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0

From the Chashash Terefa point of view, the unsupervised milk is better. Because nobody will try to identify if a cow is Terefa. Even if they decide to eat it, there are no verifications of terefot. So we have both Chazaka and Rov. The first is Chazaka, Milk cows are greater than one year, so they wasn't terefot when they born. The chazaka is a Chazaka ...


0

All your answers are fundamentally flawed. First of all, what's kosher or treif is not based on looks or preconceived notions, but simanim. The OU, whom are in the hechsher business, writes: Rabbi Belsky was asked about a salmon (a kosher fish) that was engineered with genes from an eel (non-kosher), enabling it to grow faster. Kosher fish are ...


9

As always, CYLOR but the answer would seem to be yes. Regarding Tapioca, OUKosher.org writes: Similarly, potatoes and tapioca are not considered kitniyot. Although today, they are turned into starch and are the basis for most Passover cakes and cookies, they are permitted because, historically, the minhag was to accept them. Also, a popular Kosher baker ...


13

Any Jew, not necessarily a kohen or levi, can slaughter an animal, with few exceptions (Chullin 1:1): הַכֹּל שׁוֹחֲטִין וּשְׁחִיטָתָן כְּשֵׁרָה, חוּץ מֵחֵרֵשׁ, שׁוֹטֶה, וְקָטָן, שֶׁמָּא יְקַלְקְלוּ בִשְׁחִיטָתָן Anyone [may] slaughter - and his slaughter is valid - except for a deaf-mute, a shoteh [a person who exhibits signs demonstrating a lack of ...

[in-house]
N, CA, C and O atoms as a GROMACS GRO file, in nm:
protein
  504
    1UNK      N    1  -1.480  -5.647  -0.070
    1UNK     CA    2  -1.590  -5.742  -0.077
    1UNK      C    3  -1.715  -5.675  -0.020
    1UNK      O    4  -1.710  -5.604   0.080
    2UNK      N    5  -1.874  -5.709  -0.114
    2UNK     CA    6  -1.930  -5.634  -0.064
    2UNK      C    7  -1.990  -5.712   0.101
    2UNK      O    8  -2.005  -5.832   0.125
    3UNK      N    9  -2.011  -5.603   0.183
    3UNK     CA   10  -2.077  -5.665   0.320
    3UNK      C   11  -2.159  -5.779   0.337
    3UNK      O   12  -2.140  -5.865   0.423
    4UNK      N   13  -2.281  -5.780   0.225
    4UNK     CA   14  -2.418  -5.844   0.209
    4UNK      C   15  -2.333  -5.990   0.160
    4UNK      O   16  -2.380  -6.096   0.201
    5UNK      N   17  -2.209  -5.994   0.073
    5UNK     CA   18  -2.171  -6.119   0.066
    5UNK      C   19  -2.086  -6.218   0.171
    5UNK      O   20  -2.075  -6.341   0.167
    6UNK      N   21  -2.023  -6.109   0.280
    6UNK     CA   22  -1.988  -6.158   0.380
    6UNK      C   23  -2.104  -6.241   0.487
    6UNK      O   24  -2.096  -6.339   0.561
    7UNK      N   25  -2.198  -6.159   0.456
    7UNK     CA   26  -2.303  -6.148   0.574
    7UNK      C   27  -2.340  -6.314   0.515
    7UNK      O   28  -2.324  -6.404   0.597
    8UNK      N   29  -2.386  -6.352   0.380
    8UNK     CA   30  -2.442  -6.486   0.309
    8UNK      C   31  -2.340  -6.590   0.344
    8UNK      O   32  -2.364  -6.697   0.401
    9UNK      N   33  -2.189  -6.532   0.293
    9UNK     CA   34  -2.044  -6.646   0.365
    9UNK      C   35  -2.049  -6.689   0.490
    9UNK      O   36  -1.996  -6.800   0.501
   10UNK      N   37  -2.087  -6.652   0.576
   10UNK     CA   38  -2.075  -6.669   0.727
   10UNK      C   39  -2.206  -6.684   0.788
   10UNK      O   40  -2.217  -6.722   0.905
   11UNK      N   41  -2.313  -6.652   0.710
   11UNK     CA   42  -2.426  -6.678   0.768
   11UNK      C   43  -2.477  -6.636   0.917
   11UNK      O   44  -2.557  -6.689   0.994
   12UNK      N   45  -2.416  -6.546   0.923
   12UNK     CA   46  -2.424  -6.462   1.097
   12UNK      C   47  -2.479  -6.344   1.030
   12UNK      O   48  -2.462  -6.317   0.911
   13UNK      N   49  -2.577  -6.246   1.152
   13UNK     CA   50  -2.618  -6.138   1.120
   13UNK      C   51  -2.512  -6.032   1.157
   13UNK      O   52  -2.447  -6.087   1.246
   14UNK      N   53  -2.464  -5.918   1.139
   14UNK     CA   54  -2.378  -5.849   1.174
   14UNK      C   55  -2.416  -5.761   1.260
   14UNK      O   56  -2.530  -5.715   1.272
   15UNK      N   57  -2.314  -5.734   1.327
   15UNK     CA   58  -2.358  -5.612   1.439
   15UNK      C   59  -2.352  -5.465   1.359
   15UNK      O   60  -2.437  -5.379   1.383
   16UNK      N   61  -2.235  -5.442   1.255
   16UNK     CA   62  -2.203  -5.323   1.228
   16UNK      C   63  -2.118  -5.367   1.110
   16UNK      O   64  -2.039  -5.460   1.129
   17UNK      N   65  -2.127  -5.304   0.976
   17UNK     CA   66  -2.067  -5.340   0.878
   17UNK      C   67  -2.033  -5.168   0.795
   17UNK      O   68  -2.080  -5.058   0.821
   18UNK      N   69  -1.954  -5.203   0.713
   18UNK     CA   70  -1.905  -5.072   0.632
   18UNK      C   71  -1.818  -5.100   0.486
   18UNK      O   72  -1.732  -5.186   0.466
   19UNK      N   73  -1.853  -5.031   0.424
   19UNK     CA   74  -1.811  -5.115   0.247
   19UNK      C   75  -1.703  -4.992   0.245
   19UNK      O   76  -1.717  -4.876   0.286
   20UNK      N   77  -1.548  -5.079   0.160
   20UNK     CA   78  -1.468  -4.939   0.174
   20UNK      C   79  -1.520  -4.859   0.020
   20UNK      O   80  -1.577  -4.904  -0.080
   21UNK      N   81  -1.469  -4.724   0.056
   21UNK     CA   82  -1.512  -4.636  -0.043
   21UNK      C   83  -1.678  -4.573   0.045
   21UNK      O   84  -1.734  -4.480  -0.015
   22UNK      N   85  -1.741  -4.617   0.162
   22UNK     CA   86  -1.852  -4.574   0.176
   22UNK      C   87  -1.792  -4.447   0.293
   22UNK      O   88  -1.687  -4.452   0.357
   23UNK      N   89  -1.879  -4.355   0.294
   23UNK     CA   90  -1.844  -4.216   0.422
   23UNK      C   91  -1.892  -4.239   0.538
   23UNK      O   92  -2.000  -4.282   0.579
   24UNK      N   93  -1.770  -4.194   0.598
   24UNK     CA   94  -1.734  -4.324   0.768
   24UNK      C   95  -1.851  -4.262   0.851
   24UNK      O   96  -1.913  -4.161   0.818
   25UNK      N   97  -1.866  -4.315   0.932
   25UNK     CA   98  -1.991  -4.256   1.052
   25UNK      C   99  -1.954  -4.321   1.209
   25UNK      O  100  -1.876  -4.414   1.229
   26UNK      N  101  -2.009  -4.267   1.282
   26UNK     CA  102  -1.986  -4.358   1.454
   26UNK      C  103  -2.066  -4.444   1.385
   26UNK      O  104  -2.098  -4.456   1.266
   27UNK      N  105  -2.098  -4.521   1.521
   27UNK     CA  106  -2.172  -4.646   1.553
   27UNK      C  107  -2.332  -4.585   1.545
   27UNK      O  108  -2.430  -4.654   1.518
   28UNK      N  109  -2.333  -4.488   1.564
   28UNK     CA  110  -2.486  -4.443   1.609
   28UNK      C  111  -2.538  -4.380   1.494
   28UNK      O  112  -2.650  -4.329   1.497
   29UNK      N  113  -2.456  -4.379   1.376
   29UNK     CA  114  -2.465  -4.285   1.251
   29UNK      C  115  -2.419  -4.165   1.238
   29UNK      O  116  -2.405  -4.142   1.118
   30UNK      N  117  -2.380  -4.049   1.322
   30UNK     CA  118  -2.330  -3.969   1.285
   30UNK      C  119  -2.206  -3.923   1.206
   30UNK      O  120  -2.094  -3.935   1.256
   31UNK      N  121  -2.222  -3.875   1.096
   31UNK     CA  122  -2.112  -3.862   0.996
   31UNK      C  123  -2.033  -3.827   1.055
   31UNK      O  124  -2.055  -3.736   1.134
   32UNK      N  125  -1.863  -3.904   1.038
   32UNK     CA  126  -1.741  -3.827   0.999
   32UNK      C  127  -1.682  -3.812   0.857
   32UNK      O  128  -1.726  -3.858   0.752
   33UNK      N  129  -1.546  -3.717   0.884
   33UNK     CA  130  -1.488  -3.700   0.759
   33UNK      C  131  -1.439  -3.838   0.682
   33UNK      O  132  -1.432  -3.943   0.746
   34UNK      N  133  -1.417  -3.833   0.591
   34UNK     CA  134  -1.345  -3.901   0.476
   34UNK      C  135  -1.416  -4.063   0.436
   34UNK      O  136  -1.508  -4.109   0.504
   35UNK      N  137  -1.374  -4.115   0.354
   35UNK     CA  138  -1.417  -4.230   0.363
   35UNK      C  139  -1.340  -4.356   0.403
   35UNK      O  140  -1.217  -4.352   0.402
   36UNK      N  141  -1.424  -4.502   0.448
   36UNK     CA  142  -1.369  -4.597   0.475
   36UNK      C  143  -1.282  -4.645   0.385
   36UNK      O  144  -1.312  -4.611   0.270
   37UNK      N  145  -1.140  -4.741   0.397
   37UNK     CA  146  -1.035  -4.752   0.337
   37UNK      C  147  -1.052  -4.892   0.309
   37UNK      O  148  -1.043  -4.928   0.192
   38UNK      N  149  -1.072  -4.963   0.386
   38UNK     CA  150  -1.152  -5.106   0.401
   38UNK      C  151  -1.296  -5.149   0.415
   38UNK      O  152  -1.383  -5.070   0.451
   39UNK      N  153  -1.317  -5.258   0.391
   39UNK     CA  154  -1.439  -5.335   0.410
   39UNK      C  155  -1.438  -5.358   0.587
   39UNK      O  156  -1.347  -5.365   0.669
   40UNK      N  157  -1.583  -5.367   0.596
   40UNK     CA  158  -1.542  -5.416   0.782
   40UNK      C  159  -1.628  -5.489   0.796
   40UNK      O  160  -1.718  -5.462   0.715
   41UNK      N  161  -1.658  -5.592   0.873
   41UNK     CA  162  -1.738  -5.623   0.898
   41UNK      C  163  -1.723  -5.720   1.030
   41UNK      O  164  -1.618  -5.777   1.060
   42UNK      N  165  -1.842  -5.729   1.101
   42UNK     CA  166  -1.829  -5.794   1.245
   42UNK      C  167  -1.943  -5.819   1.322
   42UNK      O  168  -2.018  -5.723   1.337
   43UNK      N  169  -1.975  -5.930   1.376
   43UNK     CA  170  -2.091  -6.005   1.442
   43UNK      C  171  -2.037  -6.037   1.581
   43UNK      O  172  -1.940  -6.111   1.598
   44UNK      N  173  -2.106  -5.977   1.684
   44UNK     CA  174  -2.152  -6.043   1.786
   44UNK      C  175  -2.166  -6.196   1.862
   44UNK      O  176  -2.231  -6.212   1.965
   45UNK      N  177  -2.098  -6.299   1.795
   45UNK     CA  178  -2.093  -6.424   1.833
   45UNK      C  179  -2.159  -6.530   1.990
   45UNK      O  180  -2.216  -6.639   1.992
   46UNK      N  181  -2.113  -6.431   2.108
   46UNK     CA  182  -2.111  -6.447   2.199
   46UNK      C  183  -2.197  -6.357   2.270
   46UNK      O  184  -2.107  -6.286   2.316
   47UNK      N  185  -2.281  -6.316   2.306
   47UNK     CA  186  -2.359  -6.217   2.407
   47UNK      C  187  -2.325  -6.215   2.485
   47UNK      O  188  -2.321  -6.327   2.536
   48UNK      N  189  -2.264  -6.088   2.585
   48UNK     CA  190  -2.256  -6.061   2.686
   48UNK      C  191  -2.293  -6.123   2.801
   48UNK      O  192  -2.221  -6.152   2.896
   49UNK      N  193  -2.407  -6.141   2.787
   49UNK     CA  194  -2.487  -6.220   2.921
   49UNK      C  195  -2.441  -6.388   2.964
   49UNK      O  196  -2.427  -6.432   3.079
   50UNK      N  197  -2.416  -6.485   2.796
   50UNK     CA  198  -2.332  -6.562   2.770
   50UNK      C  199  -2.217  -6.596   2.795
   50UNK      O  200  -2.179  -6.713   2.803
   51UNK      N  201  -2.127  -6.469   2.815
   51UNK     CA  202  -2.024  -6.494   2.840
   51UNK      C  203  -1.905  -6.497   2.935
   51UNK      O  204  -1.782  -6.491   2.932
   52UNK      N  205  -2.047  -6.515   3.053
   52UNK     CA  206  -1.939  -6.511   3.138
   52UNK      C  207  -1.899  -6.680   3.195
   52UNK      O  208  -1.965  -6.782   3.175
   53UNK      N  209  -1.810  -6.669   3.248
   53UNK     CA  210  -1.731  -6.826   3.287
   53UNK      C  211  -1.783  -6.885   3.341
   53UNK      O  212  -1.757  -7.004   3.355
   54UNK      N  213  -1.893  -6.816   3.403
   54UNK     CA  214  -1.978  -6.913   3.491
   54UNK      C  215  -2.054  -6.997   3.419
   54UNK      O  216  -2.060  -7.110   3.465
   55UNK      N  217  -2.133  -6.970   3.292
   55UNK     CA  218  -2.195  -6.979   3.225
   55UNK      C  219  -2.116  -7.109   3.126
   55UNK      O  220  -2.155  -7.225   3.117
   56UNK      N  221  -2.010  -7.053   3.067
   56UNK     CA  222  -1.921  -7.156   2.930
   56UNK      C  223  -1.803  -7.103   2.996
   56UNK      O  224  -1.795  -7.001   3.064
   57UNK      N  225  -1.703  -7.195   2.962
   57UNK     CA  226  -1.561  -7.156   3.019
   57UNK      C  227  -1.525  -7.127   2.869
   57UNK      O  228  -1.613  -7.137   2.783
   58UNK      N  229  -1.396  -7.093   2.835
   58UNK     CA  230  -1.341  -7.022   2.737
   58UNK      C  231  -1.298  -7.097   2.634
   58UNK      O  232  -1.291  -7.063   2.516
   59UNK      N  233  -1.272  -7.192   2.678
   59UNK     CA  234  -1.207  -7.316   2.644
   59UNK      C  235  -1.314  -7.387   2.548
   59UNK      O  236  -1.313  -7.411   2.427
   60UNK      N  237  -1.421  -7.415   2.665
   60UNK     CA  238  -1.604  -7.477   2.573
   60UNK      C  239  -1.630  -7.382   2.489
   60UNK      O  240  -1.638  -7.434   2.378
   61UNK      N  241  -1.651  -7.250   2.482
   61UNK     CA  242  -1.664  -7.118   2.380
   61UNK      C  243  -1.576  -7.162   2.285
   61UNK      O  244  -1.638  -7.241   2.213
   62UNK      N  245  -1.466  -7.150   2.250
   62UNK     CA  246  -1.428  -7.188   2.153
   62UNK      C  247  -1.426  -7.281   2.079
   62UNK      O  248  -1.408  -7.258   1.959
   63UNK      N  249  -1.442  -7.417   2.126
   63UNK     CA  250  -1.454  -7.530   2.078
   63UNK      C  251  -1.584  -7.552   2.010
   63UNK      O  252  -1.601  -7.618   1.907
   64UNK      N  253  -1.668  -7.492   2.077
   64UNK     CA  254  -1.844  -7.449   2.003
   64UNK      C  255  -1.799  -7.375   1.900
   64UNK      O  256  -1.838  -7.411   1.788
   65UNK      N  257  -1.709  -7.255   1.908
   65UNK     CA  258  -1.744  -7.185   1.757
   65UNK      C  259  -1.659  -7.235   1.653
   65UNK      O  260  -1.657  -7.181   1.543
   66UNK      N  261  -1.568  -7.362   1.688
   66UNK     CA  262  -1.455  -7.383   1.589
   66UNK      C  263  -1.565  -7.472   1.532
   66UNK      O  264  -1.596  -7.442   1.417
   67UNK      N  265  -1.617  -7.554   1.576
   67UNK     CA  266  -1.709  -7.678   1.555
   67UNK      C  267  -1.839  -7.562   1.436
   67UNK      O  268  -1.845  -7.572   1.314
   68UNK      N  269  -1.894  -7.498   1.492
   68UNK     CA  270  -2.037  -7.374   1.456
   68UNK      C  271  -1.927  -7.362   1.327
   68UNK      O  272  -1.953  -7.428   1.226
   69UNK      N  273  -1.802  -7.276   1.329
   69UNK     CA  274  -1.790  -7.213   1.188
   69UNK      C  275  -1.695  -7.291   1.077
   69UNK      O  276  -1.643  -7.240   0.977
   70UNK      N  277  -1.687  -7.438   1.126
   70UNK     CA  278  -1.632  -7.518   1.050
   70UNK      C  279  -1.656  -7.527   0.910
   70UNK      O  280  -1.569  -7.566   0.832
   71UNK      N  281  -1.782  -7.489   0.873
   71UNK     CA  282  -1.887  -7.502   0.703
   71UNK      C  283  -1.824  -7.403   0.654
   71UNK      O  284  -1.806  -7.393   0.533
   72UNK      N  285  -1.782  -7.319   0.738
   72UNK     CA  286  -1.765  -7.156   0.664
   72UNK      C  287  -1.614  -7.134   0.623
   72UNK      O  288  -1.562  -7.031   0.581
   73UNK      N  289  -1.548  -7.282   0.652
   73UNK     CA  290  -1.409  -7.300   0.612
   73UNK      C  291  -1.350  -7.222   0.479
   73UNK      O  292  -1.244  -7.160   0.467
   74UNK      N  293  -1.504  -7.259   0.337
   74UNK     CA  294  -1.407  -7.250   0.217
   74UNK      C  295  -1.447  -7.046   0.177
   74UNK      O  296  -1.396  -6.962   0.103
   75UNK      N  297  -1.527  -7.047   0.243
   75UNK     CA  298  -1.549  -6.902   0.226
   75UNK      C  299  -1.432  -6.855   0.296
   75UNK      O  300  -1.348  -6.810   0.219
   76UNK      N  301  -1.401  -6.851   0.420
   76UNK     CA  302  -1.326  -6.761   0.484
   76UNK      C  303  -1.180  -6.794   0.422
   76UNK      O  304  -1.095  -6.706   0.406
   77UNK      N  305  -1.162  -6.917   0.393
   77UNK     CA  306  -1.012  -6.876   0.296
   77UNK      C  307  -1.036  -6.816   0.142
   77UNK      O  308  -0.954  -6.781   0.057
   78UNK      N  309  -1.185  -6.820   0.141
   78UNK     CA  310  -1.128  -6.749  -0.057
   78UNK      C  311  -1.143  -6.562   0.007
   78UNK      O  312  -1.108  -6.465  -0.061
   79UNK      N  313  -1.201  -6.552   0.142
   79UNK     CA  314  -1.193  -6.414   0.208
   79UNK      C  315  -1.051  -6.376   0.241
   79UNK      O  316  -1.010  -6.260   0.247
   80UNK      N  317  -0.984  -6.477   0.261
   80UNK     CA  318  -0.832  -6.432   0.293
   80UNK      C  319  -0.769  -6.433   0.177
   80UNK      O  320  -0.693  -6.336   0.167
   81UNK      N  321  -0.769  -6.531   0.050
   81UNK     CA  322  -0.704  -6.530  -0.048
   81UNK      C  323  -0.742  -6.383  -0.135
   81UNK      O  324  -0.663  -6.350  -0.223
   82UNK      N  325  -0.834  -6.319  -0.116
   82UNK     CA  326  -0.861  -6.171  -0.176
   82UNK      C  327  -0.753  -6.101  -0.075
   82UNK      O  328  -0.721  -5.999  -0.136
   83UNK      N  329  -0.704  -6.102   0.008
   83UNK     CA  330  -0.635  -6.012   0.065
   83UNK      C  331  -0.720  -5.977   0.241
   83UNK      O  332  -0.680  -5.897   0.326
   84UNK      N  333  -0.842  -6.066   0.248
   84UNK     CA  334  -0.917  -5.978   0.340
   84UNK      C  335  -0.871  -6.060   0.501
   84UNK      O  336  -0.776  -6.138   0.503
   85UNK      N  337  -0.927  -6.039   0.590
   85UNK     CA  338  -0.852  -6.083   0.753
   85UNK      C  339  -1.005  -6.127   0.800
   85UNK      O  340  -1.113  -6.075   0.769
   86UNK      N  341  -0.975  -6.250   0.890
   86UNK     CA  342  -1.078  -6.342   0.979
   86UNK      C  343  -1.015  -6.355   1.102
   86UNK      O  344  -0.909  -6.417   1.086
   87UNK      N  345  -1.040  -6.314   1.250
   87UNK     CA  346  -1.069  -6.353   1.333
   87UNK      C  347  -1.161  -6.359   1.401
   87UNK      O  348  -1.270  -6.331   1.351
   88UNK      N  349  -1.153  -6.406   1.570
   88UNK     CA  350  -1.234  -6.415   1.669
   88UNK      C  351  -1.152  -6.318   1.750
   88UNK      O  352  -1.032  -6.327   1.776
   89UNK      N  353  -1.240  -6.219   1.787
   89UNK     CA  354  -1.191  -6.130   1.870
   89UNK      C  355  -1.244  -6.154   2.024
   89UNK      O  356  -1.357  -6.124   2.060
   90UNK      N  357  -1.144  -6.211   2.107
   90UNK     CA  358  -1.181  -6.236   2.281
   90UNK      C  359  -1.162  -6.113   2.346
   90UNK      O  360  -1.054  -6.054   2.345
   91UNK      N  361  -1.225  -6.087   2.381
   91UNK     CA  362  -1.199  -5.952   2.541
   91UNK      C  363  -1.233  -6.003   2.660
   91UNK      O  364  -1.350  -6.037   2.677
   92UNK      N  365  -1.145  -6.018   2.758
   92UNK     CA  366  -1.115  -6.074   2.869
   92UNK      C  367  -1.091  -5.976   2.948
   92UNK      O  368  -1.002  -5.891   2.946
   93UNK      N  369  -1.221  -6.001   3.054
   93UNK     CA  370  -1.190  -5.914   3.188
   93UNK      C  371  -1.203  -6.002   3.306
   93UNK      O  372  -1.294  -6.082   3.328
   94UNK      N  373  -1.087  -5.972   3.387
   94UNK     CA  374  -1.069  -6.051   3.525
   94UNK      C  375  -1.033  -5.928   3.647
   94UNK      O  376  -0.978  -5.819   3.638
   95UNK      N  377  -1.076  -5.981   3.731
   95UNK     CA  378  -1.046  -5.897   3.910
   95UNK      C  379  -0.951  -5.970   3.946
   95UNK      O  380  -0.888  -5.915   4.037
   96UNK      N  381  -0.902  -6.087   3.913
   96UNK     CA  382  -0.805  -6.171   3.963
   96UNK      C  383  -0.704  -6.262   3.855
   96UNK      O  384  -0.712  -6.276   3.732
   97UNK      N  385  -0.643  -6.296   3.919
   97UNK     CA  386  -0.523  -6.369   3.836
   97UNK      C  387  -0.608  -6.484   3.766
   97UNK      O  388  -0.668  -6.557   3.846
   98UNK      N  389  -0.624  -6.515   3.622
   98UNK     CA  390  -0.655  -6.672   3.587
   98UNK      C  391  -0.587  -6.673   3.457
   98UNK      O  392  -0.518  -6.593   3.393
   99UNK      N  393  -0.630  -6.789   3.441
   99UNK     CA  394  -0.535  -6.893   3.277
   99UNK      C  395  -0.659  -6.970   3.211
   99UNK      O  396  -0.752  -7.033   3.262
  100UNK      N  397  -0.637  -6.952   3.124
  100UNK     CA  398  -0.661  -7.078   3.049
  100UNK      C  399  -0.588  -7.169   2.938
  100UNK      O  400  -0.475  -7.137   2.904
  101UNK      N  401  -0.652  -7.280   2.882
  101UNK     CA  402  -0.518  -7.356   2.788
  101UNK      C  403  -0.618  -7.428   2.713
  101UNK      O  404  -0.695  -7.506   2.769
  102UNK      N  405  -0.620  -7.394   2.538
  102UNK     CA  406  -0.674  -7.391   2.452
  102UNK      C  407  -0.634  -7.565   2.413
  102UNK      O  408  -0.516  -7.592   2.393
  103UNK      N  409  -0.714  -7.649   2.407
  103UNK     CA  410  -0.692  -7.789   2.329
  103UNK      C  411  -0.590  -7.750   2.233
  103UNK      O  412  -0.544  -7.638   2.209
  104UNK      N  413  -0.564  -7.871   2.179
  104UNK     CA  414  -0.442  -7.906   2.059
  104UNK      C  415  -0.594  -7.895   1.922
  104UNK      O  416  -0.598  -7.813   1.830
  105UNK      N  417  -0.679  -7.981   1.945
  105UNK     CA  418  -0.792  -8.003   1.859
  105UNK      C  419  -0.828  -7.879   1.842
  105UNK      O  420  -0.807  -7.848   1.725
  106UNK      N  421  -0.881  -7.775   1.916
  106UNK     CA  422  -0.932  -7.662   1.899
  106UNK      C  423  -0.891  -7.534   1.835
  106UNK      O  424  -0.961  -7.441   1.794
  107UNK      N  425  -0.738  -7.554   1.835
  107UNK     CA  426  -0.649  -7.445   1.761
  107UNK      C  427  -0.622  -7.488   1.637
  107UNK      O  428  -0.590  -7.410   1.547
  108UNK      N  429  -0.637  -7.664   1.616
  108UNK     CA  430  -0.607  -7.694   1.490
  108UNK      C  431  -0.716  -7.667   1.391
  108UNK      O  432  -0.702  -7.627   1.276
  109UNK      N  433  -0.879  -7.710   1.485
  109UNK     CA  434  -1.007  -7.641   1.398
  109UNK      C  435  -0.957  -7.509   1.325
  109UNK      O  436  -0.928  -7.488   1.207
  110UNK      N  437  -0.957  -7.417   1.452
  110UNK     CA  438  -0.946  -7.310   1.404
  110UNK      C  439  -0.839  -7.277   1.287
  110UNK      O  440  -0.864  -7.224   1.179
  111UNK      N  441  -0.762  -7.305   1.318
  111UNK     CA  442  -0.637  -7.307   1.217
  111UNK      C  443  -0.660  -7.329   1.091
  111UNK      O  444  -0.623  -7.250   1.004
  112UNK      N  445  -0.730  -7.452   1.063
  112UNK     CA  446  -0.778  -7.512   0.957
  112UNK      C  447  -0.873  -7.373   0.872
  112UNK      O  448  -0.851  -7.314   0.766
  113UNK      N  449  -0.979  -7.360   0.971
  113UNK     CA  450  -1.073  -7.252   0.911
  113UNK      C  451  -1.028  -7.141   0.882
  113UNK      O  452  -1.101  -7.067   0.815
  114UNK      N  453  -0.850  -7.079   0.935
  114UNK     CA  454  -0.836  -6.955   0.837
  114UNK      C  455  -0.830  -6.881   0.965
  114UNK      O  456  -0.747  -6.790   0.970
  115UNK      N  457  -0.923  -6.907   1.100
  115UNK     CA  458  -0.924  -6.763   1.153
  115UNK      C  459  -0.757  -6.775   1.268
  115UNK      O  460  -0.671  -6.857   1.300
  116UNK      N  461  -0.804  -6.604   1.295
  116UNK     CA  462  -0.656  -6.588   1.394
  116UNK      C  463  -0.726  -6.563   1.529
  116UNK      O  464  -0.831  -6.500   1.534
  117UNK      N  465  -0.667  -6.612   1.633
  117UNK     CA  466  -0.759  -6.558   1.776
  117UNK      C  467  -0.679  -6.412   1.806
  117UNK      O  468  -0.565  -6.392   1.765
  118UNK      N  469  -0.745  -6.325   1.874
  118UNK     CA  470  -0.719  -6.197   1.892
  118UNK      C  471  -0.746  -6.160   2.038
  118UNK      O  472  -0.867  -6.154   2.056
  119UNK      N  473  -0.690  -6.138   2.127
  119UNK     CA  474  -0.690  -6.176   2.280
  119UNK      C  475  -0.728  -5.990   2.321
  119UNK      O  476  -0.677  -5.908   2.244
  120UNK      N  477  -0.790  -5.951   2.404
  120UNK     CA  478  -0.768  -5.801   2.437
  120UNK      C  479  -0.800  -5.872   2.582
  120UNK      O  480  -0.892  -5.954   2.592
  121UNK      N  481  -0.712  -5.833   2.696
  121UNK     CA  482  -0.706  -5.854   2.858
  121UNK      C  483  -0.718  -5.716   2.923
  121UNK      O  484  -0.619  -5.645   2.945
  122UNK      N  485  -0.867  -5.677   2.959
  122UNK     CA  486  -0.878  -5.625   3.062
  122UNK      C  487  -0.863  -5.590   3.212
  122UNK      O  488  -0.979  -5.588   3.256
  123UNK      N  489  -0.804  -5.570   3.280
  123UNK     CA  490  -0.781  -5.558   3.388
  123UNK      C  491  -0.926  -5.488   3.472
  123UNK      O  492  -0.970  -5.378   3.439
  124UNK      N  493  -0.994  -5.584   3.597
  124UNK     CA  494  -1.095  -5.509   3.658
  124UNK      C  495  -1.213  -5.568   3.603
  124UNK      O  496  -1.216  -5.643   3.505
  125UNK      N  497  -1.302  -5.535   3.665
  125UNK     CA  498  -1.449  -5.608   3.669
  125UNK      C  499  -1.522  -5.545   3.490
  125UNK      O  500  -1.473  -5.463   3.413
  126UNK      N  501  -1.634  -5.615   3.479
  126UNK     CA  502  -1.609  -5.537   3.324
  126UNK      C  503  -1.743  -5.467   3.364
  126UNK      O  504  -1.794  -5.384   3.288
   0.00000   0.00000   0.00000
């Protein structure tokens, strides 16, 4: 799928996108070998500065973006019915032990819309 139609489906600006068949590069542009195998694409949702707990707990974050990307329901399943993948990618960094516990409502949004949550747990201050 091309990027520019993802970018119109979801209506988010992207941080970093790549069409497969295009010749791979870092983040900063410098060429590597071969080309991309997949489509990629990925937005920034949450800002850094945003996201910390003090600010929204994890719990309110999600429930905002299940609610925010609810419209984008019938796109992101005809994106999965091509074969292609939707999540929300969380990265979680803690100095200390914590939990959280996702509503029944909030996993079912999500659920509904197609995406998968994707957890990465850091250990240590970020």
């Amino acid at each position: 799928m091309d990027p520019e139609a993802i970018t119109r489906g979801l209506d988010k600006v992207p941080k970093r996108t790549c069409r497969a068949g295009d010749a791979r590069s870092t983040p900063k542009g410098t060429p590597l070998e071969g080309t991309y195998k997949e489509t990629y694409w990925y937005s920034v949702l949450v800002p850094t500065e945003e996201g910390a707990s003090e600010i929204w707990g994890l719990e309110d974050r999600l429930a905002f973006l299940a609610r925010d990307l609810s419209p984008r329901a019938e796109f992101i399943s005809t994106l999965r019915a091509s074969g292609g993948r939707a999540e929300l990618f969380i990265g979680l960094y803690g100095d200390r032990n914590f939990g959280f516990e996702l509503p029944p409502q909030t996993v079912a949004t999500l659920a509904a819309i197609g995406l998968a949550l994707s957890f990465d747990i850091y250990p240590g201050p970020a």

2

I just wanted to add another source that I have not yet seen on this thread. Tosefes Beracha (authored by R' Baruch HaLevi Epstein, aka the Torah Temimah) writes (Shemini 11:9) that swordfish are kosher based on Chullin 66a. Gemara says a fish that appears to us without scales is still kosher as long as it had scales while living in the water. Based on the ...


1

Tl;dr According to most Rishonim, humans are not included in the Torah’s prohibitions against eating non-kosher animals, and there is no inherent prohibition against eating human flesh. However, there may be rabbinic issues with doing so. There is no unanimous consensus among later authorities. Rabbi Dov Linzer writes: Is human flesh kosher?[13] Halakhah ...


1

If you ask your neighbor about this Shabbos lighting times - is it a Psak? But if you ask your Rabbi the same question? But if you ask Gdol Hador the same question? See, when does a [theoretically] Halachicly true answer turns into a Psak? (I served a prominent Posek R' Shlomo Shlezinger Z"l in Jerusalem for about 10 years and I saw him answering tens of ...


-1

The Shulchan Aruch (YD 100:1) seems to draw a distinction between a "בריה" (a whole animal) and "ואבר מן החי" by listing them as separate distinct entities: "בריה דהיינו כגון נמלה או עוף טמא וגיד הנשה ואבר מן החי וביצה שיש בה אאפרוח וכיוצא בהם" "A creature (that is, something like an ant or an unkosher bird, or a sciatic nerve, or a limb of a living ...


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